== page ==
Across the UK, universities are now sharing plans to continue the blended learning regime adopted during the pandemic into the next academic year.
Universities in Aberdeen, St Andrews and Edinburgh have all warned that, while there will be some in-person delivery, lectures will all continue online. The same has been pledged by the University of Manchester, the London School of Economics and UCL, among others.
There is no diplomatic way of putting this: these plans are outrageous and throw the entire student community under the bus.
Lectures are perhaps the most important component of university education. Not only are they were you learn most of the content, for many students lectures are the only time where they are given direct access to experienced and knowledgeable academics and public speakers.
Online lectures are a recipe for bad mental health
Staring at a screen for an hour is not the same as being in a lecture theatre. The same goes for the professor giving the lecture: talking at a screen as opposed to an audience will cause one’s voice naturally become monotonous, making the lecture much harder to engage with.
Online lectures are remarkably less motivating, leading to students performing way below their potential. They also allow for a minimal relationship between student and teacher which makes it significantly harder to seek academic support.
In short, online lectures are very depressing and stoke the fire for bad mental health.
University students need in-person interaction as much as school kids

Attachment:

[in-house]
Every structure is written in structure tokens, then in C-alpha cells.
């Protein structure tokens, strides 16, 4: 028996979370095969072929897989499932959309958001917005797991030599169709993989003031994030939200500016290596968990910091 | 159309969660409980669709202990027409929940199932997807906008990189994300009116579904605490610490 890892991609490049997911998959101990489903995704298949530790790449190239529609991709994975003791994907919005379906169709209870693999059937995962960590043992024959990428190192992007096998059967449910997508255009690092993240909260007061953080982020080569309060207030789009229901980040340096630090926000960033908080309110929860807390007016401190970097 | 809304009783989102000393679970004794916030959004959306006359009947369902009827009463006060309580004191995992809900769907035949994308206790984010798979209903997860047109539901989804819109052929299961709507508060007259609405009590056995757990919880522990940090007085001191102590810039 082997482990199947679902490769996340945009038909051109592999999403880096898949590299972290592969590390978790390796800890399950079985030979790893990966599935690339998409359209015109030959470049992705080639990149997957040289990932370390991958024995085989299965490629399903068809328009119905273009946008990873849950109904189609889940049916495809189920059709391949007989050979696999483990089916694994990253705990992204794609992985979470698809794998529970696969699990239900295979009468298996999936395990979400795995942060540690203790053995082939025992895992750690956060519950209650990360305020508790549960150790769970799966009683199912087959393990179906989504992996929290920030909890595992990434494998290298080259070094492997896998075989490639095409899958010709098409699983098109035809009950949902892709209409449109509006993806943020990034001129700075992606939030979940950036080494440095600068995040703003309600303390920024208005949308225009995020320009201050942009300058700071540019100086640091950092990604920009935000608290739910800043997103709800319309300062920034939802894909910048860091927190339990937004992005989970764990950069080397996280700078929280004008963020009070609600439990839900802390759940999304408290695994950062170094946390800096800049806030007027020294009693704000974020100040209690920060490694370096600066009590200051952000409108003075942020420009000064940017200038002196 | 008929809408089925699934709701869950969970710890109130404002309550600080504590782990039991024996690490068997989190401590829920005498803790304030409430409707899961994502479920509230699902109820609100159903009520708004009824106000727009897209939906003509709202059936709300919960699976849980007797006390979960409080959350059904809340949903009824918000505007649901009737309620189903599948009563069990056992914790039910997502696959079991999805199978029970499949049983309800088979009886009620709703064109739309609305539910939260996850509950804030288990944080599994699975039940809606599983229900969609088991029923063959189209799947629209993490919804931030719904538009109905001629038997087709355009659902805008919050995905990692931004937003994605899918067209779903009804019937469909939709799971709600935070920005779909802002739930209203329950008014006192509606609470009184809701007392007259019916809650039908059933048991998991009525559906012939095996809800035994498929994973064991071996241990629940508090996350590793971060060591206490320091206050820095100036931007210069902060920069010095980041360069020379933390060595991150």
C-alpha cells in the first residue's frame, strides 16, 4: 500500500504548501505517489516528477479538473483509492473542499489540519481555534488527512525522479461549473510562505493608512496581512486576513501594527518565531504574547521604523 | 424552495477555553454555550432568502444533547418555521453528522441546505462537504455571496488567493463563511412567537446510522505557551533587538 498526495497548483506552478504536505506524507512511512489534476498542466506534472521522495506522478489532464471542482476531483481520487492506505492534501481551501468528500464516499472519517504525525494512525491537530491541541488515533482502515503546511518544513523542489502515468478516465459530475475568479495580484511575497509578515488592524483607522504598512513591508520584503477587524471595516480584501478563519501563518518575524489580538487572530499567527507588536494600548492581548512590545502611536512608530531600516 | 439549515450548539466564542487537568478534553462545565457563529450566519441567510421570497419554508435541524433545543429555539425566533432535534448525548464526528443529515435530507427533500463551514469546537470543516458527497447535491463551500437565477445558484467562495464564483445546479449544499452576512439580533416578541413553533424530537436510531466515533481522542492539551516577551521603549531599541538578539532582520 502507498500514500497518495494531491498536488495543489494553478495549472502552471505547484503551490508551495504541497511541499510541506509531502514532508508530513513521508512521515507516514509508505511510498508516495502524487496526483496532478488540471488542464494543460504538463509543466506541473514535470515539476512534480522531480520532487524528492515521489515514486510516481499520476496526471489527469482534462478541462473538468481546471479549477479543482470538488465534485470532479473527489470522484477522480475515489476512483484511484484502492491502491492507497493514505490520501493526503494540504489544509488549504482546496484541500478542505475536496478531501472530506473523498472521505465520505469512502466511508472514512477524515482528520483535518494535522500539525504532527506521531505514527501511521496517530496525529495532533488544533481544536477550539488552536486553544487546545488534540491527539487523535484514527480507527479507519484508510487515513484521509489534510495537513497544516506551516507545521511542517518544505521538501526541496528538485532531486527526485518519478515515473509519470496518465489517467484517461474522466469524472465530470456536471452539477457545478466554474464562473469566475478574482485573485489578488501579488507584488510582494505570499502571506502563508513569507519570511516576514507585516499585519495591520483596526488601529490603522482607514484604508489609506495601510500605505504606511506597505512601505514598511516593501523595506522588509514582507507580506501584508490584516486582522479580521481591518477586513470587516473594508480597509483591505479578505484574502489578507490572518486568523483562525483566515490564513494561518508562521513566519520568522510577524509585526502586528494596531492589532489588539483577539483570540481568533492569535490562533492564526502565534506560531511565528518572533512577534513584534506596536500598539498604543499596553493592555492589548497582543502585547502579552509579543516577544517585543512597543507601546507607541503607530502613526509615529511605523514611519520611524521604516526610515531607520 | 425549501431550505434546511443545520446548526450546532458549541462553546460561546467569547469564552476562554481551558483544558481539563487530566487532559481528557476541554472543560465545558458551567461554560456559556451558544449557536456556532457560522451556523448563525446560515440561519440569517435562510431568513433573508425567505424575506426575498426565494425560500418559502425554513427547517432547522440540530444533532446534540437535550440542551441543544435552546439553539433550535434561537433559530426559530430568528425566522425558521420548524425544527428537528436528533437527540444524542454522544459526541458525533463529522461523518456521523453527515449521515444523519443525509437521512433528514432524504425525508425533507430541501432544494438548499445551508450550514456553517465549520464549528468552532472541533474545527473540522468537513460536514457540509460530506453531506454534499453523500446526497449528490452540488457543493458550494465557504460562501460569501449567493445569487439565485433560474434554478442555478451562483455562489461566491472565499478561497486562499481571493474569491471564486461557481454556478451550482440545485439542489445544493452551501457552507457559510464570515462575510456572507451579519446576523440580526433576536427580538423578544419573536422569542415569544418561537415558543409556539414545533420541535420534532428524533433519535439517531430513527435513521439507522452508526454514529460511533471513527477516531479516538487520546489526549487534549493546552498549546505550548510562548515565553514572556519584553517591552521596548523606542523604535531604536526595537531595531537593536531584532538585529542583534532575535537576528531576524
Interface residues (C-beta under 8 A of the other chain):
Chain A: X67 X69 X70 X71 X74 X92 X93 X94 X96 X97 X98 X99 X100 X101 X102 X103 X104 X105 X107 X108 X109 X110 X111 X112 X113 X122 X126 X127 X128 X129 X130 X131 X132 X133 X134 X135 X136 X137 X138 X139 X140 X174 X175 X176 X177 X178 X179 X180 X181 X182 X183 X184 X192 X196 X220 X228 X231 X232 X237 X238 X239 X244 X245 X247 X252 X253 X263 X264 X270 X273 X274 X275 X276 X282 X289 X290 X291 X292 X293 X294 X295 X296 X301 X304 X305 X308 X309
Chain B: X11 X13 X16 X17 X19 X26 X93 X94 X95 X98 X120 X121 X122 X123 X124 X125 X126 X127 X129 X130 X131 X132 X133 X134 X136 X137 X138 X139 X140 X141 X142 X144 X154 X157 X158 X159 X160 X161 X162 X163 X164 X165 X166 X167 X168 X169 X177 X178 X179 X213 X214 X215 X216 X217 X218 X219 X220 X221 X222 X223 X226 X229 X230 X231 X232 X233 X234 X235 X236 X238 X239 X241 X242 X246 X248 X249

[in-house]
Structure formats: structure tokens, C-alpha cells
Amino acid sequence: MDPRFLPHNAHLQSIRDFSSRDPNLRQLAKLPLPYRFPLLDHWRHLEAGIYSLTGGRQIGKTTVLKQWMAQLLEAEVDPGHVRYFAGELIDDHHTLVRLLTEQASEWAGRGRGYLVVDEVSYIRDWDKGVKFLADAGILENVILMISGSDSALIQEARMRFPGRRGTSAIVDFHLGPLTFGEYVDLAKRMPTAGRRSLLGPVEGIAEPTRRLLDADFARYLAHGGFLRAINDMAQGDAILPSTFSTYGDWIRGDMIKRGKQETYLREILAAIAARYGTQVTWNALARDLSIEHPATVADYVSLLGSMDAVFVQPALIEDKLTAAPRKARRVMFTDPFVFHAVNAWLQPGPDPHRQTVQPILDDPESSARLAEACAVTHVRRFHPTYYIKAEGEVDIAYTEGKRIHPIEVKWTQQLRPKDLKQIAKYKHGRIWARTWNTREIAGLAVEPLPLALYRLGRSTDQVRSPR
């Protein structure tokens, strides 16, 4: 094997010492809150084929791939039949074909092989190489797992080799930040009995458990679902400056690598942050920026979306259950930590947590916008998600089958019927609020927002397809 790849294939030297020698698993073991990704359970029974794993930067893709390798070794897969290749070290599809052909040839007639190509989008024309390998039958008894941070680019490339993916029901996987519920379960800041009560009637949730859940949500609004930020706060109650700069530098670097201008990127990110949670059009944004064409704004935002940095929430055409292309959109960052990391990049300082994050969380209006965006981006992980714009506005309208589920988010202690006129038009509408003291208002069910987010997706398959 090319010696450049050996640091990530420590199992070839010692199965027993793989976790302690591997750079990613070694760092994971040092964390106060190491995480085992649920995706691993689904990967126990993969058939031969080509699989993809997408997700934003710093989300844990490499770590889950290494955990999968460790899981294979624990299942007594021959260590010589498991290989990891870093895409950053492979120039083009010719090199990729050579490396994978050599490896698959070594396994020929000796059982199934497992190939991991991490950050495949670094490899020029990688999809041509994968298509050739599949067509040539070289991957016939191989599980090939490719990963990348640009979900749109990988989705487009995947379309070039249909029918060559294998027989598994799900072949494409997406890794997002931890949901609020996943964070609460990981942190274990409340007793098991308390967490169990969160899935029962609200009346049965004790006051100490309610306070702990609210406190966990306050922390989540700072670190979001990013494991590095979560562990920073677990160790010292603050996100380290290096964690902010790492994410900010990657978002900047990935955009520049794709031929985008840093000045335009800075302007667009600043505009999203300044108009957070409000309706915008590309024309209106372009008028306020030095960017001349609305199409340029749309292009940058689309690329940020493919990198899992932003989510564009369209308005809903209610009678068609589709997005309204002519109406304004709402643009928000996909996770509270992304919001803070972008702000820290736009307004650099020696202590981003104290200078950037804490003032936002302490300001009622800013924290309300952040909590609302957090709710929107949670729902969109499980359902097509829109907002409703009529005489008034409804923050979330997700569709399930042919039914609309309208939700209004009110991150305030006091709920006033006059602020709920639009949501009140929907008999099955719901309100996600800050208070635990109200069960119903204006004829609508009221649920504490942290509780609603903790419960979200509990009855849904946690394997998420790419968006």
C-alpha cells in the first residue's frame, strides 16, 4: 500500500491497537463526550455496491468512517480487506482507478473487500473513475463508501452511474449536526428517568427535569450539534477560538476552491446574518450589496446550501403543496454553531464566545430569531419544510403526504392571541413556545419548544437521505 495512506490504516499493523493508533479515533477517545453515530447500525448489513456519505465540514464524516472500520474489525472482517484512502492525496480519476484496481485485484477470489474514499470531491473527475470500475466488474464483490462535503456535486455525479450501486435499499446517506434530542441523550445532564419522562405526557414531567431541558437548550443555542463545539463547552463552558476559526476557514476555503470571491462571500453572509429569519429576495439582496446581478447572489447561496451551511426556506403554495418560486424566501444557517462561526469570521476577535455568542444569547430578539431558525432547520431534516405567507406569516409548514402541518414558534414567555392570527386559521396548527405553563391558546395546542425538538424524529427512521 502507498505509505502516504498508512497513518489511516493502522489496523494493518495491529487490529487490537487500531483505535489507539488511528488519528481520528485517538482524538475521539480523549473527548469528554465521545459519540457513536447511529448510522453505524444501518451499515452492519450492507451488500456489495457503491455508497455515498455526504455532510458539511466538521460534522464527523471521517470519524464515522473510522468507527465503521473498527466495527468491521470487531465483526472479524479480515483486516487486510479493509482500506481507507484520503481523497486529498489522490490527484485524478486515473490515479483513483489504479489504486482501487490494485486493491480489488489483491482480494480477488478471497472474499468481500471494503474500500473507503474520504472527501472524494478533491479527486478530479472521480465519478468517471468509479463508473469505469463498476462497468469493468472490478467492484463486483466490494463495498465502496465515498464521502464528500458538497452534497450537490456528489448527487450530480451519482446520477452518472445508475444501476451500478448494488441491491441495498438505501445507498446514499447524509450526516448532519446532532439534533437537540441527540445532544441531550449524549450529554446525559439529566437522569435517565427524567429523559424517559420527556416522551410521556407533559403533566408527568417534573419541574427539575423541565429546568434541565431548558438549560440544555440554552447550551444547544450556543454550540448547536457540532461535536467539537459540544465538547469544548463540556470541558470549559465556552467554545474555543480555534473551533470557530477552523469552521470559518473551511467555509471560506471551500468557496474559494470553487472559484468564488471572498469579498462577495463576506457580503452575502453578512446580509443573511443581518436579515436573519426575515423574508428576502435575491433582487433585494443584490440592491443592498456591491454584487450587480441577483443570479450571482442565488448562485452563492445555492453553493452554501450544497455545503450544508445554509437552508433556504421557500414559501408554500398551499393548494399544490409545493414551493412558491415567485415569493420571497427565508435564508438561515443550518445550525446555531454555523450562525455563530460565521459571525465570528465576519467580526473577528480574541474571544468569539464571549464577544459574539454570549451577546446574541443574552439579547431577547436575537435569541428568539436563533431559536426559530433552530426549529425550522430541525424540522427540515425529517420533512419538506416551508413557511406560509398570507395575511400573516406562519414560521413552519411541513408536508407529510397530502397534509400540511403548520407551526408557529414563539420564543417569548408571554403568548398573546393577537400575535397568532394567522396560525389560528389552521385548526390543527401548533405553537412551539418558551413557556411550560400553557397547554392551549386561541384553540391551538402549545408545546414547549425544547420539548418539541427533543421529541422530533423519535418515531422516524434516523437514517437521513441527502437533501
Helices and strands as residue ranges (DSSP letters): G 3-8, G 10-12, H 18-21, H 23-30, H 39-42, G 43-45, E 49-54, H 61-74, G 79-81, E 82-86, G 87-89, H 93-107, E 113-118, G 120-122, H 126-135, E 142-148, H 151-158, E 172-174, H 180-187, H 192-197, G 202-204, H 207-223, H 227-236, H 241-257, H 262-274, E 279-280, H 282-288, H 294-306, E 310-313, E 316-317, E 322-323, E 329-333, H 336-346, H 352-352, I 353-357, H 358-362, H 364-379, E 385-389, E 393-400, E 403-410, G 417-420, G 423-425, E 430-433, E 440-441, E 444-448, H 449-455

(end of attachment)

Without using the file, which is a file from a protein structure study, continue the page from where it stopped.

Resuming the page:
Only in the most extraordinary of circumstances should in-person lectures be suspended. This September, after 18 months of real teaching being suspended, is it right for students (many of whom pay extortionate sums of money) to continue sacrificing their education to prevent the spread of a virus against which the entire UK adult population will be protected?
Earlier this year the UK sacrificed the education of 10 million children for two months because closing schools brought with it the benefit of saving an immense number of lives. However, as infection rates and risk of serious illness and death reduced, keeping so many kids from the classroom could no longer be justified.
Why should university students be treated any differently? Do people think that because we’re older, we don’t require as much academic assistance? That we don’t crave face to face interaction as much, both with our fellow students and teachers?
It is no longer a life or death situation
Don’t get me wrong, I’m not saying university students should ever be prioritised above school children. As a university student, if I had to choose between universities and schools returning to normal, I would choose schools in a heartbeat.
From September we will no longer face a choice between who gets to continue on with their normal lives and who is sacrificed
Still, from September we will no longer face a choice between who gets to continue on with their normal lives and who is sacrificed. Almost the entire adult population will be fully vaccinated, with the vulnerable in line to receive “booster shots”.
Covid-19 will never be a thing of the past – the virus will still find people to kill, and university lectures may occasionally contribute to a few of those deaths. But the fact is the number of these incidents will be so small proportional to the 2.5 million students who will once again benefit from in-person lectures, that it is just something we have to accept.
The wellbeing of young people is a long-term threat of Covid
Over the last year, we have all made sacrifices to protect against the immediate threats of coronavirus. As we emerge from the crisis, our efforts as a society must turn towards making sacrifices to protect against its long-term threats.
Chief among these will be the effects on young people of the restrictions we have endured for so long. There is a plethora of things to be done, but prioritising a return to normal education as quickly as possible is a no-brainer.
Adrià Aranda Balibrea is Opinion Editor of the University of Edinburgh’s student newspaper